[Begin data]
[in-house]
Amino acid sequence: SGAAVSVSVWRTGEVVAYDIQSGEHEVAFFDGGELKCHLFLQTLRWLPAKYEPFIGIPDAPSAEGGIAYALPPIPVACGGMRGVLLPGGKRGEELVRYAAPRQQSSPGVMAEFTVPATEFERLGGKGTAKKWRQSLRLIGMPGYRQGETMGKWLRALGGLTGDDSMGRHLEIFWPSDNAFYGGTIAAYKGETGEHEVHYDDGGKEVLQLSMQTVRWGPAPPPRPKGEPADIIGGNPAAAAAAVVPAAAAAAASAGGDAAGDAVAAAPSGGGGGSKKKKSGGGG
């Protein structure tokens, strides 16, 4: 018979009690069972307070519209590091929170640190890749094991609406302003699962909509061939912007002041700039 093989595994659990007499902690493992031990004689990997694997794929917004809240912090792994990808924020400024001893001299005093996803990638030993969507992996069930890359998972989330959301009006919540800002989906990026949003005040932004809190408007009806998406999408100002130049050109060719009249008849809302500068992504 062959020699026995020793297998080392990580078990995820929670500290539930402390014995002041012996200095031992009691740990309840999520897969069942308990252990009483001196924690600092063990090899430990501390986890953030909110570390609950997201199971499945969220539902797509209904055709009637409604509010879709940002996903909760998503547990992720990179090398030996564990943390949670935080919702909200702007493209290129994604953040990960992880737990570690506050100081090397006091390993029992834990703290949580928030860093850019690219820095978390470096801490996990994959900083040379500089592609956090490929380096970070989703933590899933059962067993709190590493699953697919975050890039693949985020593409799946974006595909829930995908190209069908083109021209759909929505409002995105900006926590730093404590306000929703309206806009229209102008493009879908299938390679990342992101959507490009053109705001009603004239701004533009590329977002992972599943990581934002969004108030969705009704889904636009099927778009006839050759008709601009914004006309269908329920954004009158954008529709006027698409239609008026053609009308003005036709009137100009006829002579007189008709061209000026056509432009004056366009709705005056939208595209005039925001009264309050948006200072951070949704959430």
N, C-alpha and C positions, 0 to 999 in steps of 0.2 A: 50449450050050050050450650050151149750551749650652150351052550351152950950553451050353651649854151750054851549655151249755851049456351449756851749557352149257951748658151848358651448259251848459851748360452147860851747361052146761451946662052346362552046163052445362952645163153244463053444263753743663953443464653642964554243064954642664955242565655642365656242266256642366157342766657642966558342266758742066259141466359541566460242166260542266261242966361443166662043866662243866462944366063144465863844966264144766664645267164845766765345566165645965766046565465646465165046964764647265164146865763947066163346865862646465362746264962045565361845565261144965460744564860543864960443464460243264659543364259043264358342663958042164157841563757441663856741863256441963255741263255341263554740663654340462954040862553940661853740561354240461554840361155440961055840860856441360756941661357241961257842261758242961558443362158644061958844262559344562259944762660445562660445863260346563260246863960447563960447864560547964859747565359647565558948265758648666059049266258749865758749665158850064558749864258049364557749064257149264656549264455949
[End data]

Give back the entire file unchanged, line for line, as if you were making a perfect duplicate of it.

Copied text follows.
[in-house]
Amino acid sequence: SGAAVSVSVWRTGEVVAYDIQSGEHEVAFFDGGELKCHLFLQTLRWLPAKYEPFIGIPDAPSAEGGIAYALPPIPVACGGMRGVLLPGGKRGEELVRYAAPRQQSSPGVMAEFTVPATEFERLGGKGTAKKWRQSLRLIGMPGYRQGETMGKWLRALGGLTGDDSMGRHLEIFWPSDNAFYGGTIAAYKGETGEHEVHYDDGGKEVLQLSMQTVRWGPAPPPRPKGEPADIIGGNPAAAAAAVVPAAAAAAASAGGDAAGDAVAAAPSGGGGGSKKKKSGGGG
């Protein structure tokens, strides 16, 4: 018979009690069972307070519209590091929170640190890749094991609406302003699962909509061939912007002041700039 093989595994659990007499902690493992031990004689990997694997794929917004809240912090792994990808924020400024001893001299005093996803990638030993969507992996069930890359998972989330959301009006919540800002989906990026949003005040932004809190408007009806998406999408100002130049050109060719009249008849809302500068992504 062959020699026995020793297998080392990580078990995820929670500290539930402390014995002041012996200095031992009691740990309840999520897969069942308990252990009483001196924690600092063990090899430990501390986890953030909110570390609950997201199971499945969220539902797509209904055709009637409604509010879709940002996903909760998503547990992720990179090398030996564990943390949670935080919702909200702007493209290129994604953040990960992880737990570690506050100081090397006091390993029992834990703290949580928030860093850019690219820095978390470096801490996990994959900083040379500089592609956090490929380096970070989703933590899933059962067993709190590493699953697919975050890039693949985020593409799946974006595909829930995908190209069908083109021209759909929505409002995105900006926590730093404590306000929703309206806009229209102008493009879908299938390679990342992101959507490009053109705001009603004239701004533009590329977002992972599943990581934002969004108030969705009704889904636009099927778009006839050759008709601009914004006309269908329920954004009158954008529709006027698409239609008026053609009308003005036709009137100009006829002579007189008709061209000026056509432009004056366009709705005056939208595209005039925001009264309050948006200072951070949704959430």
N, C-alpha and C positions, 0 to 999 in steps of 0.2 A: 50449450050050050050450650050151149750551749650652150351052550351152950950553451050353651649854151750054851549655151249755851049456351449756851749557352149257951748658151848358651448259251848459851748360452147860851747361052146761451946662052346362552046163052445362952645163153244463053444263753743663953443464653642964554243064954642664955242565655642365656242266256642366157342766657642966558342266758742066259141466359541566460242166260542266261242966361443166662043866662243866462944366063144465863844966264144766664645267164845766765345566165645965766046565465646465165046964764647265164146865763947066163346865862646465362746264962045565361845565261144965460744564860543864960443464460243264659543364259043264358342663958042164157841563757441663856741863256441963255741263255341263554740663654340462954040862553940661853740561354240461554840361155440961055840860856441360756941661357241961257842261758242961558443362158644061958844262559344562259944762660445562660445863260346563260246863960447563960447864560547964859747565359647565558948265758648666059049266258749865758749665158850064558749864258049364557749064257149264656549264455949